Ministers came under intense pressure last night to open new pay negotiations which could avert a devastating series of NHS strikes, with health unions suggesting a deal could be reached if both sides are willing to negotiate and make compromises.
Amid claims from Labor and NHS sources that ministers appeared to be playing politics and deliberately ‘spoiling a fight’, union leaders strongly suggested that an improved, but still sub-inflationary, offer similar to that made to Scottish health unions at the end of last month by the Holyrood government – which led to the lifting of strike threats north of the border – could help break the deadlock elsewhere in the UK.
Health unions, led by the Royal College of Nursing, Unison and the GMB, are furious that Health Secretary Steve Barclay is refusing to even discuss any improvements to the government’s offer to health service workers, which is capped at 3% and based on the recommendations of the NHS pay review body.
Officials say that in two meetings since the announcement of the NCR share vote, Barclay has declined to discuss pay levels.
The MRC yesterday intensified its preparation for the strikes of December 15 and 20. Only five areas of care will be protected: chemotherapy, intensive care, dialysis, pediatric intensive care and neonatology. But the unions also hinted at flexibility.
RCN and Unison leaders suggested to the Observer that if a deal similar to that offered in Scotland – between 5% and 11% depending on the grades of staff – were offered, this could be a basis for progress.
RCN General Secretary Pat Cullen said: “By refusing my demands for negotiations, Steve Barclay is directly responsible for this month’s strike.
“Nurses don’t want to be outside their hospital; they want to be on the inside, to feel respected and able to provide safe patient care. Nurses are the voice of patients and we are proud of our strong public support.
“Advanced planning is underway for strike days, including to ensure patient safety. Our Scottish members will begin voting this week on a new offer resulting from negotiations there. It must be a lesson for ministers elsewhere that negotiations can avoid action and wage offers are put to members for a vote.
Unison General Secretary Christina McAnea said: ‘It is within the government’s gift to stop strikes across the NHS this winter. But it does mean ministers need to start talking to unions about pay.
She added that Barclay should examine how a breakthrough was achieved in Scotland: “The Health Secretary should stop hiding behind the pay review body to justify the Government’s dismal pay rise for health workers this year . Better yet, he should learn from how Holyrood ministers avoided strikes with talks and more pay.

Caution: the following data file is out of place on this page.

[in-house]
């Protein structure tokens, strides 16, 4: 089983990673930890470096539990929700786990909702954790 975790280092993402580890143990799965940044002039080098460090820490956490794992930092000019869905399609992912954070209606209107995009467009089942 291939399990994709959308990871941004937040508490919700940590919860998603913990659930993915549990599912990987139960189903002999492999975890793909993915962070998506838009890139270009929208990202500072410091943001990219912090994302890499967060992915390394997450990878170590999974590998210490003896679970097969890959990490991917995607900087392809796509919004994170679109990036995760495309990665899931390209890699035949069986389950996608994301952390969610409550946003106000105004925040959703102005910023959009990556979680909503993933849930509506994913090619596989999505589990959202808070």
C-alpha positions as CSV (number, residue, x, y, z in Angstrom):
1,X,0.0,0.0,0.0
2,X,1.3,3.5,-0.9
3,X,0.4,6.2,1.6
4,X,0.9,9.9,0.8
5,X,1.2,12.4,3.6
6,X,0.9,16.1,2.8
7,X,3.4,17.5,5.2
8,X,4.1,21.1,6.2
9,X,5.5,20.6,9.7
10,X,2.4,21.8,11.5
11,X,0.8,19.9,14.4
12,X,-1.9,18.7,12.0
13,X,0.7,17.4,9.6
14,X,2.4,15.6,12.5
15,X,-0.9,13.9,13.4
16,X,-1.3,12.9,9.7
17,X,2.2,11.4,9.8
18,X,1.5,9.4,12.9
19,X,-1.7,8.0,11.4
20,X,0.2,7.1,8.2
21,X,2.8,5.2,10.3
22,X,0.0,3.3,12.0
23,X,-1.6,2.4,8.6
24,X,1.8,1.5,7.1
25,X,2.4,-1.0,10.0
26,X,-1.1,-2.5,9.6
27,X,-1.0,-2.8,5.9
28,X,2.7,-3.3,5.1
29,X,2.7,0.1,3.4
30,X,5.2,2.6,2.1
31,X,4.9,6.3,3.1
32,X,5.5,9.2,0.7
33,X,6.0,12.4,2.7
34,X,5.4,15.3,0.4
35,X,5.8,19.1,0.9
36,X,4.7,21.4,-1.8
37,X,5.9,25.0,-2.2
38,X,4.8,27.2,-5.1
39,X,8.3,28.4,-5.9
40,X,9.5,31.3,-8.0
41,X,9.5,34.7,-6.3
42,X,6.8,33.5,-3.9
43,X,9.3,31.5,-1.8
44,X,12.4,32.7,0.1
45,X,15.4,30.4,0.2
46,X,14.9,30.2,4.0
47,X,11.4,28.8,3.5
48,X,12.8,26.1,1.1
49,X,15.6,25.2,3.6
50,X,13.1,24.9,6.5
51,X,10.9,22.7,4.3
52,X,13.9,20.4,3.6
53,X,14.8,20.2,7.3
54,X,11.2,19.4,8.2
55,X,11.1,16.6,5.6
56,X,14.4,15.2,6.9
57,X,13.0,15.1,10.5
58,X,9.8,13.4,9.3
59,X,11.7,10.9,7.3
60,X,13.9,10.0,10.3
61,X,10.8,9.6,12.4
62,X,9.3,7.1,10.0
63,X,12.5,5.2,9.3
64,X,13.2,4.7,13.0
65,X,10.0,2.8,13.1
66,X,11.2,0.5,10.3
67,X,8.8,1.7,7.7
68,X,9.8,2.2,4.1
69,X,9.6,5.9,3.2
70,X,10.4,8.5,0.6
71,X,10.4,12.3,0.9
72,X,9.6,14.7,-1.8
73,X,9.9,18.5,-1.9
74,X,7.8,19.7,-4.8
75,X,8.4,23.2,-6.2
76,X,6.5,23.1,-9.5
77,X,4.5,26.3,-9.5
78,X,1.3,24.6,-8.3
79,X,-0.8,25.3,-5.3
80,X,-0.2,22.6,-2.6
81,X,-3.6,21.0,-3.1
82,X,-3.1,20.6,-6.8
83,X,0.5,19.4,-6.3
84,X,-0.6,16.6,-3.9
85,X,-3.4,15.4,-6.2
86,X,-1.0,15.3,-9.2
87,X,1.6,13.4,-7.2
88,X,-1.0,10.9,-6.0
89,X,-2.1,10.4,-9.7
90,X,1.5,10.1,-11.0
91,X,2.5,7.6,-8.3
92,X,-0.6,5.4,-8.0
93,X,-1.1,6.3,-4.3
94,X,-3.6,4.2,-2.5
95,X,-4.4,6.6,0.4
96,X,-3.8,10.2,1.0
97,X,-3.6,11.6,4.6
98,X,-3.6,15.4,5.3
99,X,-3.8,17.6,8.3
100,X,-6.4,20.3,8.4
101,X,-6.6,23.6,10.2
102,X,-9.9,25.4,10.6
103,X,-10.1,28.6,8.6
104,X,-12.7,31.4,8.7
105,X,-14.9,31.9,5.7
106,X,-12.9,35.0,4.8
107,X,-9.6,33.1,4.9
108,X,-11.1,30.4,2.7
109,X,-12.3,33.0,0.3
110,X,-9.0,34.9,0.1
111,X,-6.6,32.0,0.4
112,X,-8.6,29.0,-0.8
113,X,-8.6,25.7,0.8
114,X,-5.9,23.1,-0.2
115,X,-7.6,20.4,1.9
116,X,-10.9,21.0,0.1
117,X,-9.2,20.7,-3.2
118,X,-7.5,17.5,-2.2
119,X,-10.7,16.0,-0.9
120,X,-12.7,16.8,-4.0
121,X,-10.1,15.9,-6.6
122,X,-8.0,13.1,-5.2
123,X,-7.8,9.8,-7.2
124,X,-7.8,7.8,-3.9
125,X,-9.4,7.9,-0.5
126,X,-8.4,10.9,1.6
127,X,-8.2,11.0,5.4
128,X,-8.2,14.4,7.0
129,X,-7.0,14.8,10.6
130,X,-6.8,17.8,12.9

McAnea said the lowest paid NHS workers in Scotland could earn £800 more this year than their English colleagues. “It will give nightmares to NHS trusts close to the border, which stand to lose a lot of staff to Scotland.”
An Opinium poll for today Observer suggests the public is on the side of NHS workers. She finds that 57% of respondents are in favor of the nurses’ strike on December 15 and 20, while 30% oppose it. Almost twice as many people (42%) blame the government for the impending strikes as health unions (23%).
Last night sources close to Barclay said he had written to the GMB and RCN over the weekend to say his ‘door is always open’ but they reiterated he would not speak about an improved salary offer.
Matthew Taylor, chief executive of the NHS Confederation, the healthcare member organization in England, Wales and Northern Ireland, urged the two sides to resolve the dispute and warned over the weekend that the crisis unfilled jobs in the NHS could worsen over a prolonged dispute.
He said: “Even if we didn’t have strike ballots, we would still have a crisis in the NHS when it comes to recruitment, retention and motivation. There is a feeling among NHS leaders of this vicious cycle where vacancies make work even harder and this leads to more people leaving. He urged the government and the unions to resolve the wage dispute.
The MRC wrote this weekend to hospital trusts ahead of strikes later this month. He warns that it is the responsibility of trusts to protect patients, saying: ‘In making the decision to run a service, it is your organization’s responsibility to ensure that the service can be staffed safely. security without RCN members allowed to participate in the strike action.”
Shadow Health Secretary Wes Streeting said the government appeared to be playing politics and should focus on getting a deal. “There is an agreement to be reached even at this late stage to avoid a strike, which is certainly in the best interests of patients and staff. What I find extraordinary and deeply irresponsible is that the government has not spent a single minute in formal negotiations with the unions.
“The fact that unions are prepared to recommend deals in other parts of the UK shows that they are prepared to be reasonable and the government in Westminster is not. It starts to look like ministers getting ready to fight.